Can you be an entrepreneur if you work for a global investment firm? If the firm is Edward Jones, you can.
"We tend to hire people who want their piece of the American dream," said Dan Timm, the partner responsible for hiring, recruiting, and branch development at the St. Louis-based firm, which was ranked as the number one small company on the Globe 100's Top Places list. "They buy in with the hard work and sweat equity they put into their business."
Their "business" is an Edward Jones branch, the vast majority of which are staffed by a single financial adviser, often with an assistant. Compensation consists of a commission, typically around 40 percent, plus a bonus and profit-sharing plan. The firm has 9,000 branches in the United States and Britain, with 72 branches and 140 employees in Massachusetts. At Edward Jones, it's typical for more than 40 percent of operating income to be paid out in the form of bonuses and profit-sharing, according to the company.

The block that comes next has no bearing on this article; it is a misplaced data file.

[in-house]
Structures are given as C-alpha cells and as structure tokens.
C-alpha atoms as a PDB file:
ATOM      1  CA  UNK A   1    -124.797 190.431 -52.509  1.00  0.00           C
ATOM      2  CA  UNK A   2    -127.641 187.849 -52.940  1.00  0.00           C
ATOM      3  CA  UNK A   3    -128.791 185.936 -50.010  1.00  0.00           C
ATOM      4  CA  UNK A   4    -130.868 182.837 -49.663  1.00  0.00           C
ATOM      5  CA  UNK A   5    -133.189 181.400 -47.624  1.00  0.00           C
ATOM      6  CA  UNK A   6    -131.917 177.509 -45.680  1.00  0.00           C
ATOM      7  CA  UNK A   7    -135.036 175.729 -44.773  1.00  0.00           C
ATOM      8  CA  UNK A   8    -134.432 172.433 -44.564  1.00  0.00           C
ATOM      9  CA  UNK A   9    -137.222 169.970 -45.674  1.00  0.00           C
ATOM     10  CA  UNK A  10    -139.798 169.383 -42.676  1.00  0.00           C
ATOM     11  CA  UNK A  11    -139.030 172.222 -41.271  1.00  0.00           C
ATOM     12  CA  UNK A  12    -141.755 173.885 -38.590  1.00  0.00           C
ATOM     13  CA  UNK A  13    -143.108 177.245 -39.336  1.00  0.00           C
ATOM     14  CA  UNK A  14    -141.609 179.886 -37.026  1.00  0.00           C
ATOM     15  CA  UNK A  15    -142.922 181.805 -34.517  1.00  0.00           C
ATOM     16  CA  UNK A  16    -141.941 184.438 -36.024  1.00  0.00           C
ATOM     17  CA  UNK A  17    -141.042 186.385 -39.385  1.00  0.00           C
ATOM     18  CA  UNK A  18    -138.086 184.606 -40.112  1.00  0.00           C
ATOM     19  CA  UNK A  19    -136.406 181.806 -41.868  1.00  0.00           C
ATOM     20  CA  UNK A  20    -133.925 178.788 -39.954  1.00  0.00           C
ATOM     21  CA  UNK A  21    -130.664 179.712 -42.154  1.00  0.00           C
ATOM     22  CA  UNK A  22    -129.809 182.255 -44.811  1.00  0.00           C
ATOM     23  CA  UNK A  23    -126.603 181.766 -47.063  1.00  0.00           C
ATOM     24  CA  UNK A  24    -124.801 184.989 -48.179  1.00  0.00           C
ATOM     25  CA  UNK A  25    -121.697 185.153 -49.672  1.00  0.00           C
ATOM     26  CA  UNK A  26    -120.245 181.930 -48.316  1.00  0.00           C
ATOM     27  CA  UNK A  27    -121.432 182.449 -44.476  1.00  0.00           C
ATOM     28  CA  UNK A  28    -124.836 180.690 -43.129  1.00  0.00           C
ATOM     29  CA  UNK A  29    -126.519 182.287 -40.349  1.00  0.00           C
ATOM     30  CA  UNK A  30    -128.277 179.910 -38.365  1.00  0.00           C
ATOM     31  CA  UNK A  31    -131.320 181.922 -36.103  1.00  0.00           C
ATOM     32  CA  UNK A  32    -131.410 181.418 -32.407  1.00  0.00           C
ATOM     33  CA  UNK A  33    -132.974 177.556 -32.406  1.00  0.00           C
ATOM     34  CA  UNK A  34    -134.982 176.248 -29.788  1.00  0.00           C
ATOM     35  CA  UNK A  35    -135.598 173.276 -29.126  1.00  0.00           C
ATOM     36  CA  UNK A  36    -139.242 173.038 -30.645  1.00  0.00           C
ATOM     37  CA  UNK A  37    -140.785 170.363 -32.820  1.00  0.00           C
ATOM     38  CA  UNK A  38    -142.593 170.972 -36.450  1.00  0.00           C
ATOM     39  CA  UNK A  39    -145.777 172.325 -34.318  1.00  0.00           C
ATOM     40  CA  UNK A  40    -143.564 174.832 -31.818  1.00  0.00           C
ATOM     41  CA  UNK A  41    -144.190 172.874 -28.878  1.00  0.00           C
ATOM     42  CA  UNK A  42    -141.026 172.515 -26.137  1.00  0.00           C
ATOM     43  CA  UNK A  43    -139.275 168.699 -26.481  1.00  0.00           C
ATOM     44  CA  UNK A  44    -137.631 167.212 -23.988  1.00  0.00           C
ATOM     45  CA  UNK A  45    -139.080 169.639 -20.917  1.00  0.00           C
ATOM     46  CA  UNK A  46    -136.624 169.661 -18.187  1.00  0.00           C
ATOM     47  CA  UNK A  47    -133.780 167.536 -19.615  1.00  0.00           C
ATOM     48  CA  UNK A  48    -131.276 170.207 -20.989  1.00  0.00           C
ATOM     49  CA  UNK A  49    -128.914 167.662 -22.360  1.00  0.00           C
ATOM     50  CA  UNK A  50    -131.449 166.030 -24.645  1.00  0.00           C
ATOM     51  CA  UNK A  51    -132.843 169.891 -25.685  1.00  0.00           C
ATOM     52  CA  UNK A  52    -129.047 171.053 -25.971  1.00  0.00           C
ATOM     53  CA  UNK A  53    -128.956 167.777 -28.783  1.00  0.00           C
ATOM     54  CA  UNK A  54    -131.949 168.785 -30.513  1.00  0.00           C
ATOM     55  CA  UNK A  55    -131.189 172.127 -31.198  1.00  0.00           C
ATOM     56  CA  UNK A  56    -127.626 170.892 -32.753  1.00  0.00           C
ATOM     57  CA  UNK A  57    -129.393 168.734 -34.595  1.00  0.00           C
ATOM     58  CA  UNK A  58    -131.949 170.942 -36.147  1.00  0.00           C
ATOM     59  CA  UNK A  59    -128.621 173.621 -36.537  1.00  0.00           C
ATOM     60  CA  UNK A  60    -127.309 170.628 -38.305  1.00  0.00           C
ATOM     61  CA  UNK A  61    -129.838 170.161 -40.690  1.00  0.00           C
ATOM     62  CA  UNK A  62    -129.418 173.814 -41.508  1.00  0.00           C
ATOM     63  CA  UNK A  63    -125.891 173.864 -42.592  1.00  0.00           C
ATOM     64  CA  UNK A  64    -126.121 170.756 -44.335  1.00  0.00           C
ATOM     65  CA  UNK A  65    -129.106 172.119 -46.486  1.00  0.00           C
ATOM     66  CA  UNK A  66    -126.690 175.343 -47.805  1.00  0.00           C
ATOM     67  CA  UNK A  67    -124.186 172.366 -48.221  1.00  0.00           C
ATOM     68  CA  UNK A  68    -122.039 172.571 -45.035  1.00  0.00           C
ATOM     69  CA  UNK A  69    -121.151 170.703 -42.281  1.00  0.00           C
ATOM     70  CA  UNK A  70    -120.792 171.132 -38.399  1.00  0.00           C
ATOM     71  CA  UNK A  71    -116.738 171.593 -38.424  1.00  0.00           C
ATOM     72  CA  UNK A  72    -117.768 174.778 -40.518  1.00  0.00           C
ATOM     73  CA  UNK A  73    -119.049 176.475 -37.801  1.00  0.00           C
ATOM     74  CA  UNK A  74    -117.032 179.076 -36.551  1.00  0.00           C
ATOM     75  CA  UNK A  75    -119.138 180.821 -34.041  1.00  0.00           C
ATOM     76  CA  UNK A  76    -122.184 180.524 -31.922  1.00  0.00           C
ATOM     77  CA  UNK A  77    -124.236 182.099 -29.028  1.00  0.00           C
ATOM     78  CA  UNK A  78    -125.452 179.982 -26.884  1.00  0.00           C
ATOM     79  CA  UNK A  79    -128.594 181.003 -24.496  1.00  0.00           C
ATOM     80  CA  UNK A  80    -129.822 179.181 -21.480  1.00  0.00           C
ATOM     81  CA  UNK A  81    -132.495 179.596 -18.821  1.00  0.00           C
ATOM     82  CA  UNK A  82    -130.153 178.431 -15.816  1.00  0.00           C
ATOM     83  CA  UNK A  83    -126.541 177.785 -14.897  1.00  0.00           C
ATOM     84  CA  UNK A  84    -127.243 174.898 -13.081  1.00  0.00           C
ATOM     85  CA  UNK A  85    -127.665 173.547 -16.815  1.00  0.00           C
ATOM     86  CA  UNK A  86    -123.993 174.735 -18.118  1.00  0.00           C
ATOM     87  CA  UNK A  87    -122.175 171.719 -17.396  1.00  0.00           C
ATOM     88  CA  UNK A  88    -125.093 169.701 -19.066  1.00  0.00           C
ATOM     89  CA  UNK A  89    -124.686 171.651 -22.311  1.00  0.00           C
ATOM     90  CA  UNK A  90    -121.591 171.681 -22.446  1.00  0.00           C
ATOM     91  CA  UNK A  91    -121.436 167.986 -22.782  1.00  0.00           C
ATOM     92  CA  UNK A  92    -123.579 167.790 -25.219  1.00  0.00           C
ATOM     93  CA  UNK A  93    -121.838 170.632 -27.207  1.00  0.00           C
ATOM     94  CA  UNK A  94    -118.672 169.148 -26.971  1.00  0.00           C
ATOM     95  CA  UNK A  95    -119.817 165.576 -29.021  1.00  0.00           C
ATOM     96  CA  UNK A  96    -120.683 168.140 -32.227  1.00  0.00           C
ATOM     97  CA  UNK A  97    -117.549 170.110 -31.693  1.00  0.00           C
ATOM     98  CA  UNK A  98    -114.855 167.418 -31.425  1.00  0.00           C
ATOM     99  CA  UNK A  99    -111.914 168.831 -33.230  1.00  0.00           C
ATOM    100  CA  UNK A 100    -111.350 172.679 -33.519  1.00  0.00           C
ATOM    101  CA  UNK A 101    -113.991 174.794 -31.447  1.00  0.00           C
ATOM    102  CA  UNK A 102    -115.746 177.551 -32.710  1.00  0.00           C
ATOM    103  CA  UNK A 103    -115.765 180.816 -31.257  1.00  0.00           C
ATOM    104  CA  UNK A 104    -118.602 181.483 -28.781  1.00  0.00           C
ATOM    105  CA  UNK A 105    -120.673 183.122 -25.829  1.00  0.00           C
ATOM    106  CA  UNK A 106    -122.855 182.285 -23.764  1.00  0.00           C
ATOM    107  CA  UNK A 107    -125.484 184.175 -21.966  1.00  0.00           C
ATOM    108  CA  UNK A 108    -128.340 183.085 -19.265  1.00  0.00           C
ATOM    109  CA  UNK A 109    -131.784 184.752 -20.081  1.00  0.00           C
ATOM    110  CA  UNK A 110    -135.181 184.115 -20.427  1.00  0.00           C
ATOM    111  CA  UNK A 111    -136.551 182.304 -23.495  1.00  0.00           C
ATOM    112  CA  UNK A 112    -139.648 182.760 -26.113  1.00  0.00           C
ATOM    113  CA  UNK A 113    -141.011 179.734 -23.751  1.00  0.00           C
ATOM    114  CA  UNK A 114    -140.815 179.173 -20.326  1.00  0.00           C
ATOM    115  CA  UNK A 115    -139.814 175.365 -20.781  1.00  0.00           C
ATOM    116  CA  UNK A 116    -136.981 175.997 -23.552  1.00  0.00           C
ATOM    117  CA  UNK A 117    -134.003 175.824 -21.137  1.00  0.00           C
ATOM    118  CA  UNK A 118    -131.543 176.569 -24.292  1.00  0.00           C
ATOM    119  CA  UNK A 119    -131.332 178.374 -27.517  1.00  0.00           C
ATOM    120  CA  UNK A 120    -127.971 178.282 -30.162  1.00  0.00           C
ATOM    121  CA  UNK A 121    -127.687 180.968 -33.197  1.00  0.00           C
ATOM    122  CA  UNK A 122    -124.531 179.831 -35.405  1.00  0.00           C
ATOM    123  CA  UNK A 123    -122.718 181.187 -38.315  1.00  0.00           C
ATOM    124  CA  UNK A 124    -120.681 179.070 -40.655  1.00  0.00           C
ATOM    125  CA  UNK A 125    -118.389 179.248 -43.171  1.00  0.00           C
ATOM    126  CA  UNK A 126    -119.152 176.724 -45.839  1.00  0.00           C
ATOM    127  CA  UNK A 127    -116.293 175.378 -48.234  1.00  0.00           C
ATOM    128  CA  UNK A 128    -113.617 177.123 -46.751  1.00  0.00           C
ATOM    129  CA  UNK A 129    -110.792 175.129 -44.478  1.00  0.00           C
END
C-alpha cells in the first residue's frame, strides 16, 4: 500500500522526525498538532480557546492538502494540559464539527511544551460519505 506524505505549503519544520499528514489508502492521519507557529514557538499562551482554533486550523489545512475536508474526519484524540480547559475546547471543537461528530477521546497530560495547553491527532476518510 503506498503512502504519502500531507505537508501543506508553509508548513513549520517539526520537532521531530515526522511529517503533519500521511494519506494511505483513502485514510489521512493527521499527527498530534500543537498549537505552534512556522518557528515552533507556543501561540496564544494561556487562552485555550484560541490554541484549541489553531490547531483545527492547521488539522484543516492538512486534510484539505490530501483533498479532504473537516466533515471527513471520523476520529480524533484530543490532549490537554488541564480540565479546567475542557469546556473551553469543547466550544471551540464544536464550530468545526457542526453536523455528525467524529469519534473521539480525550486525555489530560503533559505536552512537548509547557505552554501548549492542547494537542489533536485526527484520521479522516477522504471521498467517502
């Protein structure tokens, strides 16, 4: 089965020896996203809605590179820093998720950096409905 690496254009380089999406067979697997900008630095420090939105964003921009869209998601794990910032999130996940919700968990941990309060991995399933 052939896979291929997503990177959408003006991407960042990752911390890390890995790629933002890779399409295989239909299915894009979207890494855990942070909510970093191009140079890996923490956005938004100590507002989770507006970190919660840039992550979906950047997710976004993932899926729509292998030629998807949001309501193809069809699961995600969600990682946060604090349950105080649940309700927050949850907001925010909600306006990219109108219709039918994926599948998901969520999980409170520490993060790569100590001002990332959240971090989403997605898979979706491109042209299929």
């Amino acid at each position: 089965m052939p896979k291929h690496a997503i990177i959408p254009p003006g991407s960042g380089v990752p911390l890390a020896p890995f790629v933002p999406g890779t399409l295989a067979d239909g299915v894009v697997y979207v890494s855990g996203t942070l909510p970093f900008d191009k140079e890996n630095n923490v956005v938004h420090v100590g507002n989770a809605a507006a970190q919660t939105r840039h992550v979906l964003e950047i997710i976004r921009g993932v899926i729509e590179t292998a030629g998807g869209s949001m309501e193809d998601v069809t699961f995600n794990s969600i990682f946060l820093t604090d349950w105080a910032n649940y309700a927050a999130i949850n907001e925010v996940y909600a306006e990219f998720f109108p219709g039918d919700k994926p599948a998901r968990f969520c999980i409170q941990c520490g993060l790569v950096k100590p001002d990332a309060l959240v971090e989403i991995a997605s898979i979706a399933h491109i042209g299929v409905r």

The one-person branch isn't the only way Edward Jones differs from competitors. The firm has grown organically, not through acquisitions, enabling it to better preserve its entrepreneurial culture. And many hires have no formal training in finance before they begin studying for their financial regulatory exam.
Edward Jones also encourages its busiest advisers to hand off clients to more junior advisers, who open their own branches, extending the opportunity to grow and gain independence throughout the company.
Robert Weisman can be reached at firstname.lastname@example.org.